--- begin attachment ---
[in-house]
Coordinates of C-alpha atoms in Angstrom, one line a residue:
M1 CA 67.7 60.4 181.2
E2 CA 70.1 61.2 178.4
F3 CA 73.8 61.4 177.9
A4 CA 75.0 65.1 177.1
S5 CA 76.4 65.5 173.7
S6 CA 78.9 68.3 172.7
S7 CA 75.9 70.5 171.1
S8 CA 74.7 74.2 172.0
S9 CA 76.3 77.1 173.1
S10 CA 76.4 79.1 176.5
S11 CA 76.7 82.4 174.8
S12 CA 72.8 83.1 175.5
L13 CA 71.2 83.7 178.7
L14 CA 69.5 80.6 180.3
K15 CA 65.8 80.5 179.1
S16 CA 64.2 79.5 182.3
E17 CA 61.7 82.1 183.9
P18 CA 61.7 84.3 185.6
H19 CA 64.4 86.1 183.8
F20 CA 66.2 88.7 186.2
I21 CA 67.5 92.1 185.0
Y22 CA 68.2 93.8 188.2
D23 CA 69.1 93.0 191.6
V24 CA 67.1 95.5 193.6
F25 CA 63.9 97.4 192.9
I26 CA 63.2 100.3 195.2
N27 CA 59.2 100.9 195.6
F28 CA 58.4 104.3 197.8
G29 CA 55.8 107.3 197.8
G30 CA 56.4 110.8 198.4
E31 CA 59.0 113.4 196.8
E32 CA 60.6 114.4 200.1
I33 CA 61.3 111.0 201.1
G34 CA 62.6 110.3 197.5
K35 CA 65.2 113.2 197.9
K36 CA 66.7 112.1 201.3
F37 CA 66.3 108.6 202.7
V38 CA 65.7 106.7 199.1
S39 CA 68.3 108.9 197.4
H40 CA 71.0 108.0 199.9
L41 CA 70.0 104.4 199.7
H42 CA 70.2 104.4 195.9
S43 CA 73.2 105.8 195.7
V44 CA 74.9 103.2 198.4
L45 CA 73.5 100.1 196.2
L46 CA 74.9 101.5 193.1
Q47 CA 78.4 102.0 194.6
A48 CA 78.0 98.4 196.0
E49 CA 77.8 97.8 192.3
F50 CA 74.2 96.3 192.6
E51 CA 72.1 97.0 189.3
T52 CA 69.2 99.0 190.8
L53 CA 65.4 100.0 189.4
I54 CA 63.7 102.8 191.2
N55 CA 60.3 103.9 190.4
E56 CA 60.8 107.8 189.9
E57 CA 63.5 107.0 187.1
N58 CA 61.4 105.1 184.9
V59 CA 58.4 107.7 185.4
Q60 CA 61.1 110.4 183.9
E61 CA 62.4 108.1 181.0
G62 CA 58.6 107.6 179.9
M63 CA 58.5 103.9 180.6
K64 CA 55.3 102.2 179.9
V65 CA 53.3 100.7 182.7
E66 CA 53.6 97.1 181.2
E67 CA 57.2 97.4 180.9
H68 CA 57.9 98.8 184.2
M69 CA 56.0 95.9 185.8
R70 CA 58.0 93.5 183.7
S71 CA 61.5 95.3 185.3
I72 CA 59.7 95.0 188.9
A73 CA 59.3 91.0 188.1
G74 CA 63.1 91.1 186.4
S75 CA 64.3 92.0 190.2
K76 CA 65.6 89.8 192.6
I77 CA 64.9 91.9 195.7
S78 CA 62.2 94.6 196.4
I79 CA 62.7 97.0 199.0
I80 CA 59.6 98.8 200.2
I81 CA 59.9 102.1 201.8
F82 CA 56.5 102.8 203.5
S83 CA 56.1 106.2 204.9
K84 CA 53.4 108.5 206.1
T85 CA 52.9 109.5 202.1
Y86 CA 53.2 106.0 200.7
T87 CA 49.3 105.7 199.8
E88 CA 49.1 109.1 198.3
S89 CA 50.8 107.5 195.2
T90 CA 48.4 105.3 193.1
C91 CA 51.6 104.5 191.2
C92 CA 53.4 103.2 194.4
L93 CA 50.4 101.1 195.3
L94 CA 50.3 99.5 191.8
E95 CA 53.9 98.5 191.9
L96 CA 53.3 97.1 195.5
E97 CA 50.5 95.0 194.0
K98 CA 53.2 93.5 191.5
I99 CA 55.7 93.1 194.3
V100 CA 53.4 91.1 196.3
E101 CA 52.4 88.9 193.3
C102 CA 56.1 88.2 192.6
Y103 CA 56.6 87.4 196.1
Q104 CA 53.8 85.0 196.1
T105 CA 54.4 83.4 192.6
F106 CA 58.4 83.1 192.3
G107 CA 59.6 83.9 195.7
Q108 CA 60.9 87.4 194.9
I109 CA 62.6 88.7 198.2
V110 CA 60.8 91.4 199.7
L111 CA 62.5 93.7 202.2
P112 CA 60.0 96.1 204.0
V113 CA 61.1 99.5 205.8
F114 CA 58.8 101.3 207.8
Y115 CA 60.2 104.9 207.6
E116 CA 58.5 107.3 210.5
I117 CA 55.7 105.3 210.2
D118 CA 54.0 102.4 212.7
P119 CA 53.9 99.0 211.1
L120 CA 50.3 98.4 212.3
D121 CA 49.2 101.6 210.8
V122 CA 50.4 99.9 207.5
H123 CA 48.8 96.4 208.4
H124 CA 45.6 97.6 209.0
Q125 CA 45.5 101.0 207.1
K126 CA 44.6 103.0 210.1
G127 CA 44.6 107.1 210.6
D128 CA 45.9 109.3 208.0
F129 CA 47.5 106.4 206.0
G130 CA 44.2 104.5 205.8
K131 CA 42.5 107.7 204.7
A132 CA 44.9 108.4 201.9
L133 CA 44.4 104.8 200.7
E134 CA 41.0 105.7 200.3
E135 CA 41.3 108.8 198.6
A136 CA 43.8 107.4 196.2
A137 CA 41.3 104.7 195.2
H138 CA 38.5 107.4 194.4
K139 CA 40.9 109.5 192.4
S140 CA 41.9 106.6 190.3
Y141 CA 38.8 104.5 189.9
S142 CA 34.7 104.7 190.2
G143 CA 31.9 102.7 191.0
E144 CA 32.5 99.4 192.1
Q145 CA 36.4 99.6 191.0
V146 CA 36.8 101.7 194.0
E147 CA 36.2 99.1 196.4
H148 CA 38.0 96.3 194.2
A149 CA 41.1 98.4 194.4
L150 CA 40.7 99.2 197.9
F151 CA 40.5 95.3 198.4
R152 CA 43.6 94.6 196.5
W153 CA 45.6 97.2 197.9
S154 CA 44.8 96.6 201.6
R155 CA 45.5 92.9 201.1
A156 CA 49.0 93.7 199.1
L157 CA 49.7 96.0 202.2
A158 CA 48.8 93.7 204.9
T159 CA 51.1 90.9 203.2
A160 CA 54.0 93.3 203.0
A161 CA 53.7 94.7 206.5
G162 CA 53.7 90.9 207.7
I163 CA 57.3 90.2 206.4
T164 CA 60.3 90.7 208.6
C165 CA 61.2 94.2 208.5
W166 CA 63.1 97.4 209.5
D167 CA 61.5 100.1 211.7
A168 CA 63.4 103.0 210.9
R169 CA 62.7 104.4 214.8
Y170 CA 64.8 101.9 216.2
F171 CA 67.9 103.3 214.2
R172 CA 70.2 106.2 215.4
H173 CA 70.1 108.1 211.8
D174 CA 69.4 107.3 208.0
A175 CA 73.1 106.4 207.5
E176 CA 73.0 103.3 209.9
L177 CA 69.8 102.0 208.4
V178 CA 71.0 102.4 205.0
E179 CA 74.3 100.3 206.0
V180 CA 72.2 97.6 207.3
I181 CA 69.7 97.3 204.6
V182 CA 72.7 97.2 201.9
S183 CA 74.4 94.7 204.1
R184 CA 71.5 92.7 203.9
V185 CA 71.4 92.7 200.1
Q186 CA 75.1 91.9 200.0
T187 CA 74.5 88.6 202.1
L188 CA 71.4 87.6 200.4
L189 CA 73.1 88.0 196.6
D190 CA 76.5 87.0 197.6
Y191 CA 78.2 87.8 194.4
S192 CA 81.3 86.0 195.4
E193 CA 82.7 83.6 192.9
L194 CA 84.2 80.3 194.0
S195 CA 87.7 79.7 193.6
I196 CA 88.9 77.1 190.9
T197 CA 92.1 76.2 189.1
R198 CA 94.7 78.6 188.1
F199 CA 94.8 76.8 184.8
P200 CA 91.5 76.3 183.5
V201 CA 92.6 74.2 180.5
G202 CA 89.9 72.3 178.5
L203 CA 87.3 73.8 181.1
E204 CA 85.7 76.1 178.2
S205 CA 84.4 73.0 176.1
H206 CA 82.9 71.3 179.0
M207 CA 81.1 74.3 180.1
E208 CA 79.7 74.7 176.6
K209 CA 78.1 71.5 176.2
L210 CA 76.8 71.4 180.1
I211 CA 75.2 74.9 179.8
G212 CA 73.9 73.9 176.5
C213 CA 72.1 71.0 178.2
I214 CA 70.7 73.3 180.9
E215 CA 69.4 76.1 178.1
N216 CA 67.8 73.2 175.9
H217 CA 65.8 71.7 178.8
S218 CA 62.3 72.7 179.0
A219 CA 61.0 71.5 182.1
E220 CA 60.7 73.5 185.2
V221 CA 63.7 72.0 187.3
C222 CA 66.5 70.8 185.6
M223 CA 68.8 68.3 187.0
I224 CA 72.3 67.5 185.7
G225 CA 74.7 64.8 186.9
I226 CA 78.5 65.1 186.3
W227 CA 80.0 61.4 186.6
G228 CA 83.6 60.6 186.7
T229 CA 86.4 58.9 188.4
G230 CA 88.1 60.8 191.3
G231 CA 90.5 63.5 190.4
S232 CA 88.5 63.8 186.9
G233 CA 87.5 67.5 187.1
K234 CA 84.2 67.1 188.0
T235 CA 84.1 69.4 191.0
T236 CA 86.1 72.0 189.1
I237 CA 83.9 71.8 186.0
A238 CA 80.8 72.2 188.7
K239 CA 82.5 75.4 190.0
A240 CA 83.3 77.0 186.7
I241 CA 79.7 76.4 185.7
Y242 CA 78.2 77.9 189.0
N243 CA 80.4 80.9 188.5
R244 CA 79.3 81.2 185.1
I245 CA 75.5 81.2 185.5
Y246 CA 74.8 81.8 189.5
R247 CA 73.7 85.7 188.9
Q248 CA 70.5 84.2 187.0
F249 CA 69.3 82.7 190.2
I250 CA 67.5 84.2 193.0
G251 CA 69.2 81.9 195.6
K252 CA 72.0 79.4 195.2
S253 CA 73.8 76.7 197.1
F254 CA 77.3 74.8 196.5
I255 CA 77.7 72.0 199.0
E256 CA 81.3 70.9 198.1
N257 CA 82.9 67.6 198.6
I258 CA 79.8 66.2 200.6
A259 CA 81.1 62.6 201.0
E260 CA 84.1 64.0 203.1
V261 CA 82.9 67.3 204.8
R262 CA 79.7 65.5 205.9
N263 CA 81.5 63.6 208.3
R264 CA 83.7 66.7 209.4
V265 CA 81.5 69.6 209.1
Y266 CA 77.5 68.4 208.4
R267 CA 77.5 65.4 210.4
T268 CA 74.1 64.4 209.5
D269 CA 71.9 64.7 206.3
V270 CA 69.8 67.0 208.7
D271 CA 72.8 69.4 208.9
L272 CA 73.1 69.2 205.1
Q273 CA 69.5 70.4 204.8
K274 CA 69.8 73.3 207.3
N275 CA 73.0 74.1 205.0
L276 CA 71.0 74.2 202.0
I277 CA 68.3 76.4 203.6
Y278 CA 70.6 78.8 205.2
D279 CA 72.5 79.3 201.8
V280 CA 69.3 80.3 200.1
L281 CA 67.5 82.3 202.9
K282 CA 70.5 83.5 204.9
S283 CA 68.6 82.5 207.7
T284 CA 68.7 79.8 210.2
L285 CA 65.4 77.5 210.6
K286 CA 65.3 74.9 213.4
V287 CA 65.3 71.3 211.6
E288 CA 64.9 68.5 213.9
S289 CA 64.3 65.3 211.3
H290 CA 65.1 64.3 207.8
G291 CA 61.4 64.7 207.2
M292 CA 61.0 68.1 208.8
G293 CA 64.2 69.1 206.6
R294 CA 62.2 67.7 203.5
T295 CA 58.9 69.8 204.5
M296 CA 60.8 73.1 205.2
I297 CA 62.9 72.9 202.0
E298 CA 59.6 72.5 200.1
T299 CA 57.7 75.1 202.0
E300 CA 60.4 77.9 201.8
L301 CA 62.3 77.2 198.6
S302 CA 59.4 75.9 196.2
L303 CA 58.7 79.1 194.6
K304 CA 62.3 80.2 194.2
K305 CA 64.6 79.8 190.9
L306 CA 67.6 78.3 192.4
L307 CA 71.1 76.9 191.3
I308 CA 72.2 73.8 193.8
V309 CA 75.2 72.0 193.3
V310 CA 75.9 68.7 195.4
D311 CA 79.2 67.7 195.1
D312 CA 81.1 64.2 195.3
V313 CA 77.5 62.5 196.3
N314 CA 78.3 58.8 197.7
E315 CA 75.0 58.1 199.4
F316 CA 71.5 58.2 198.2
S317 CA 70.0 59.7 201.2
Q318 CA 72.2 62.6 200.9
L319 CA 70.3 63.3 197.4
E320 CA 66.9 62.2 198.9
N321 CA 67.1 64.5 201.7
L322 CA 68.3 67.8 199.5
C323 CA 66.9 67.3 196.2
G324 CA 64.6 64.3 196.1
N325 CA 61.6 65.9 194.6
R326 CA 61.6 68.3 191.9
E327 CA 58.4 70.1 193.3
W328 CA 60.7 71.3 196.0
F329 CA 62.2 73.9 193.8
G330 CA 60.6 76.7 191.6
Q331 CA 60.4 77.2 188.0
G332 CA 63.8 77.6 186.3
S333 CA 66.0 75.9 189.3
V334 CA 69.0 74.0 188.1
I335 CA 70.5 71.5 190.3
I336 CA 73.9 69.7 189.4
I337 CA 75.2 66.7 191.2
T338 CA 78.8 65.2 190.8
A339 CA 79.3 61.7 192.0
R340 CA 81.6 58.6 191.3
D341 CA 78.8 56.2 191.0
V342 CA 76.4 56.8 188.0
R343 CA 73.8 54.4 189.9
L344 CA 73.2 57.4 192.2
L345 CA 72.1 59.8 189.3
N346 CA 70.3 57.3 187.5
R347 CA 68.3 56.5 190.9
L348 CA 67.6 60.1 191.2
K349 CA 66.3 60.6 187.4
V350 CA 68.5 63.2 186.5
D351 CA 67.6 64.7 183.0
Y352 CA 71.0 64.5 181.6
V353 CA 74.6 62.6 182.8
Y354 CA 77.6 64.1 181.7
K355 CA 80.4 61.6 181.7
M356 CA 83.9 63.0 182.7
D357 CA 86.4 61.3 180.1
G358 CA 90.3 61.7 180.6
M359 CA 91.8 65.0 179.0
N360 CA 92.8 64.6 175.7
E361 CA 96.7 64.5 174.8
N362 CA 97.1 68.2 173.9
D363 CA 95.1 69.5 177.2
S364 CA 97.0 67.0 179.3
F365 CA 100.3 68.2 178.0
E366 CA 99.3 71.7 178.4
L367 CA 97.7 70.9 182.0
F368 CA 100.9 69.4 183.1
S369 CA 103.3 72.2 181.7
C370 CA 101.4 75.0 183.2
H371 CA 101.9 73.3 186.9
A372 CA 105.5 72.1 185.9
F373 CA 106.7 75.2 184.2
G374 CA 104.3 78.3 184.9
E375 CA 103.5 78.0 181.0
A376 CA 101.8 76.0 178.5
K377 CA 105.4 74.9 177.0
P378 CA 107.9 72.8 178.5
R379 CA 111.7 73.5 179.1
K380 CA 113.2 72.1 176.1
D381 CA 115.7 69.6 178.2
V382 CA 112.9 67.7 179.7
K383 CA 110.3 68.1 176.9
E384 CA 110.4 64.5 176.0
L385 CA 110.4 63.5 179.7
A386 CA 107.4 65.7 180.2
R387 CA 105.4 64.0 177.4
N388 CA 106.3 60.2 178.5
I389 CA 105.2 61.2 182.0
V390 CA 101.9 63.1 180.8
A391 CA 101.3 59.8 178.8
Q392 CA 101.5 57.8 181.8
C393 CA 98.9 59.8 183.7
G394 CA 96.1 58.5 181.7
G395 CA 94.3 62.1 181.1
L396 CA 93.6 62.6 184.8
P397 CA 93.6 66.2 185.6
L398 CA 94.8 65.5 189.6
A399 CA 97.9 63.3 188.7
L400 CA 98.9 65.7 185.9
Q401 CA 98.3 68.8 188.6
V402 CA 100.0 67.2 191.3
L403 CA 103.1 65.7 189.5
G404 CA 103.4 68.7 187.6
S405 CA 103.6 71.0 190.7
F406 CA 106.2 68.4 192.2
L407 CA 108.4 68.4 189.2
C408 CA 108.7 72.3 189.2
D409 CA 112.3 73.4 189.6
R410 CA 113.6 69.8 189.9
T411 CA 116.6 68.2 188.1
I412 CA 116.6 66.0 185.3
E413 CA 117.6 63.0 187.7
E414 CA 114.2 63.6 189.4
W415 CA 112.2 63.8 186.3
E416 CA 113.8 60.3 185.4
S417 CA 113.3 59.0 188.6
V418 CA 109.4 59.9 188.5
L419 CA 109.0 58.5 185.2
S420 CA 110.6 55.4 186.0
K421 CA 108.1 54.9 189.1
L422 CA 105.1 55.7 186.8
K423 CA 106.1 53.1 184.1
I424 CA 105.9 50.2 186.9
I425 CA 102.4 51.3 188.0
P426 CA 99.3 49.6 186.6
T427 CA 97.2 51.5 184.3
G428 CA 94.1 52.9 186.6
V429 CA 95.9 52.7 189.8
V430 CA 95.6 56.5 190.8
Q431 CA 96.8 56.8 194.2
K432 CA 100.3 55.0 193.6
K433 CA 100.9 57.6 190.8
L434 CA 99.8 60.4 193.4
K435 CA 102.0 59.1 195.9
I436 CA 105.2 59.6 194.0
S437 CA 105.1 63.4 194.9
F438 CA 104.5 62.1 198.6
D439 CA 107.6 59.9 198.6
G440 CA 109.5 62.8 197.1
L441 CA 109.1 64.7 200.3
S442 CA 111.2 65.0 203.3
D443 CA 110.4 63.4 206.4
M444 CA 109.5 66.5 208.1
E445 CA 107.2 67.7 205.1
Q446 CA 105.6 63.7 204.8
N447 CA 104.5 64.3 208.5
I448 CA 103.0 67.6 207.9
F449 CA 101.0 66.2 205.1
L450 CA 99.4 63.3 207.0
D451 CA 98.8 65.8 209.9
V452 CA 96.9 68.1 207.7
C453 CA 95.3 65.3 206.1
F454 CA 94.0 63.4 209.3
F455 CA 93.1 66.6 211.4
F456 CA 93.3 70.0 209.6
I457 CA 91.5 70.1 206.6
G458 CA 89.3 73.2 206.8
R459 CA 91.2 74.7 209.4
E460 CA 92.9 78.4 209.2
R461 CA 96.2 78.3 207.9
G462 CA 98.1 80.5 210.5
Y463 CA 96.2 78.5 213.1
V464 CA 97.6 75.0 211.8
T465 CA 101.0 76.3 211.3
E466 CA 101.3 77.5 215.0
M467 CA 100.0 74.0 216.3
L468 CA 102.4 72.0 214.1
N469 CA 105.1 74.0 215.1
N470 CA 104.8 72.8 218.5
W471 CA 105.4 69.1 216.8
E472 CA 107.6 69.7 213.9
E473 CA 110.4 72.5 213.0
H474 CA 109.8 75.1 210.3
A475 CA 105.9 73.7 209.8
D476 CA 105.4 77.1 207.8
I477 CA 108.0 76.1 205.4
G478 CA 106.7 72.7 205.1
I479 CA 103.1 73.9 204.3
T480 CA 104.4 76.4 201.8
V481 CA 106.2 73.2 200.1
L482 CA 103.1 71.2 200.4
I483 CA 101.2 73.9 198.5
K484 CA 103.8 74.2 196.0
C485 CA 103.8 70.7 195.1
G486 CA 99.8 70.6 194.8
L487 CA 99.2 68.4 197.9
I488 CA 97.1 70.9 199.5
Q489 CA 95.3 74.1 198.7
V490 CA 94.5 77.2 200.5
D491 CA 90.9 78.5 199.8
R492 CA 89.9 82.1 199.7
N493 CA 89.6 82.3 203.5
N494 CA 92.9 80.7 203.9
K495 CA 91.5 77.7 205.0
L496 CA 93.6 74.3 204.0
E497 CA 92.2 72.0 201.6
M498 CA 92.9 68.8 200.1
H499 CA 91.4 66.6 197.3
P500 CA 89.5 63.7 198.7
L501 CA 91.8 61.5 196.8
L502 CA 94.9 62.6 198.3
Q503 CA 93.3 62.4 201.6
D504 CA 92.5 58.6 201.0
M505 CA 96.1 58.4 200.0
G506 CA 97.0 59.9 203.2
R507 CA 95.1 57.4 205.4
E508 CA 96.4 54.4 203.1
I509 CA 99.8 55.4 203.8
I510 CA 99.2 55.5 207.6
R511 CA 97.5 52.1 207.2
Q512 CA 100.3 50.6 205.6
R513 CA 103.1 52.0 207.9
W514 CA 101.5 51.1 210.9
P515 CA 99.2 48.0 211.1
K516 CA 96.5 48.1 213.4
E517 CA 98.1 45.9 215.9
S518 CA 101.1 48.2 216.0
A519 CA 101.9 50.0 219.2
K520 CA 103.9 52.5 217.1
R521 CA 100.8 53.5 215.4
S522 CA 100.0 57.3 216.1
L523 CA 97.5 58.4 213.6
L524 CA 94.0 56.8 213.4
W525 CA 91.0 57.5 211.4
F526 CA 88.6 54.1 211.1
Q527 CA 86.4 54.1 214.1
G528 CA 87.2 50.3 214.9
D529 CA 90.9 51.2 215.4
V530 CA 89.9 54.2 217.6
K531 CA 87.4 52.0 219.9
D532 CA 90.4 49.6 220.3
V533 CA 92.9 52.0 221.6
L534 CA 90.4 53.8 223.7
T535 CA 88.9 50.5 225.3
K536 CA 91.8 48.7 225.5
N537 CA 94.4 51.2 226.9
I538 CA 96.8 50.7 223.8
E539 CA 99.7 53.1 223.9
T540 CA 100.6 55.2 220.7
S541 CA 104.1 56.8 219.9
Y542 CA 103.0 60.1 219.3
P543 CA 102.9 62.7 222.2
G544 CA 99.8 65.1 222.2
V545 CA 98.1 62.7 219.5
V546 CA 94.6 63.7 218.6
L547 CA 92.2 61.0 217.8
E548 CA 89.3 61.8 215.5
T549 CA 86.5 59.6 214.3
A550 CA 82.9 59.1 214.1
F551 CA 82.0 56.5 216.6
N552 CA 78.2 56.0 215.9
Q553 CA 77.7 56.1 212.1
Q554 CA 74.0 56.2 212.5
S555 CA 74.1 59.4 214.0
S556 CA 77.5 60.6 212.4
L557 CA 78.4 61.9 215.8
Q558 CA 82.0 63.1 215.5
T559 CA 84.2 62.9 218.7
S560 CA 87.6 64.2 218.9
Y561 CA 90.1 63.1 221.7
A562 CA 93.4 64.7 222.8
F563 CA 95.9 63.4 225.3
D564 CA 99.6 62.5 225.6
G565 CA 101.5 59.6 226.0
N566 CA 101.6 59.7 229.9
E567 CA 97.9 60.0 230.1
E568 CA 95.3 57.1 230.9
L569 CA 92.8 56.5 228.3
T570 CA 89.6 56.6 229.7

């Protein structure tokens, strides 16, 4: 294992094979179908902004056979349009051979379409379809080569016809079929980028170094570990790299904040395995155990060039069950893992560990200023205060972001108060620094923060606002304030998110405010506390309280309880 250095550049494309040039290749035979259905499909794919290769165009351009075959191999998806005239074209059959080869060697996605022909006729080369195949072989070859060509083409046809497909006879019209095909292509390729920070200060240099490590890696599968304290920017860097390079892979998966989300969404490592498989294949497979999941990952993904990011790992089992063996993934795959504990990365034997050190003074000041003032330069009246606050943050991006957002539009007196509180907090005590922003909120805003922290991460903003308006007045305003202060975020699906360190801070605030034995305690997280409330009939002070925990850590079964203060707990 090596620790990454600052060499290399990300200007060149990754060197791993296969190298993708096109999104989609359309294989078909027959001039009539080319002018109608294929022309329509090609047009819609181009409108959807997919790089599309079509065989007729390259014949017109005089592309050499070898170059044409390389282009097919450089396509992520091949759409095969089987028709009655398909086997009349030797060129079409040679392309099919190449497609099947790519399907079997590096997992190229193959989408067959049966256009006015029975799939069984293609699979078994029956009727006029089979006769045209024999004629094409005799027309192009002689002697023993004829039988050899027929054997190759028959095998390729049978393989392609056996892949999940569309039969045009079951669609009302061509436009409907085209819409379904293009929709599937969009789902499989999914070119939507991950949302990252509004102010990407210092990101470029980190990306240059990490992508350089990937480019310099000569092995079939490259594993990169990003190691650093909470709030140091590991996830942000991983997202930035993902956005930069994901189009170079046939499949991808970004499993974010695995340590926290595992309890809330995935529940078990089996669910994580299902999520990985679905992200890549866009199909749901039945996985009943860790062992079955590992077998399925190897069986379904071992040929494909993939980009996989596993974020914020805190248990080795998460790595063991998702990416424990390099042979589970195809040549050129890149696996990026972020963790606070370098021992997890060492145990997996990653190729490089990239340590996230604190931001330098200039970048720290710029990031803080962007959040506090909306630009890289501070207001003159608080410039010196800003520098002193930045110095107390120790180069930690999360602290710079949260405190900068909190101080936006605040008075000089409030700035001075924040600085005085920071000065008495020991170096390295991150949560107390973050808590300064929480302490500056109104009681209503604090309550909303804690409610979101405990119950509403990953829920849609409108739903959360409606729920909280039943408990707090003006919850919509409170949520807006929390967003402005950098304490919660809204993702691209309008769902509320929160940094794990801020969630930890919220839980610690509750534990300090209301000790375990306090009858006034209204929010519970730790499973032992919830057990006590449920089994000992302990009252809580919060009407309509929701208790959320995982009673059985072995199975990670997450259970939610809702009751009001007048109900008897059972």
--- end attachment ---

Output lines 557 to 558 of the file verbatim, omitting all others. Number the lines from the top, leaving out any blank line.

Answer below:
S555 CA 74.1 59.4 214.0
S556 CA 77.5 60.6 212.4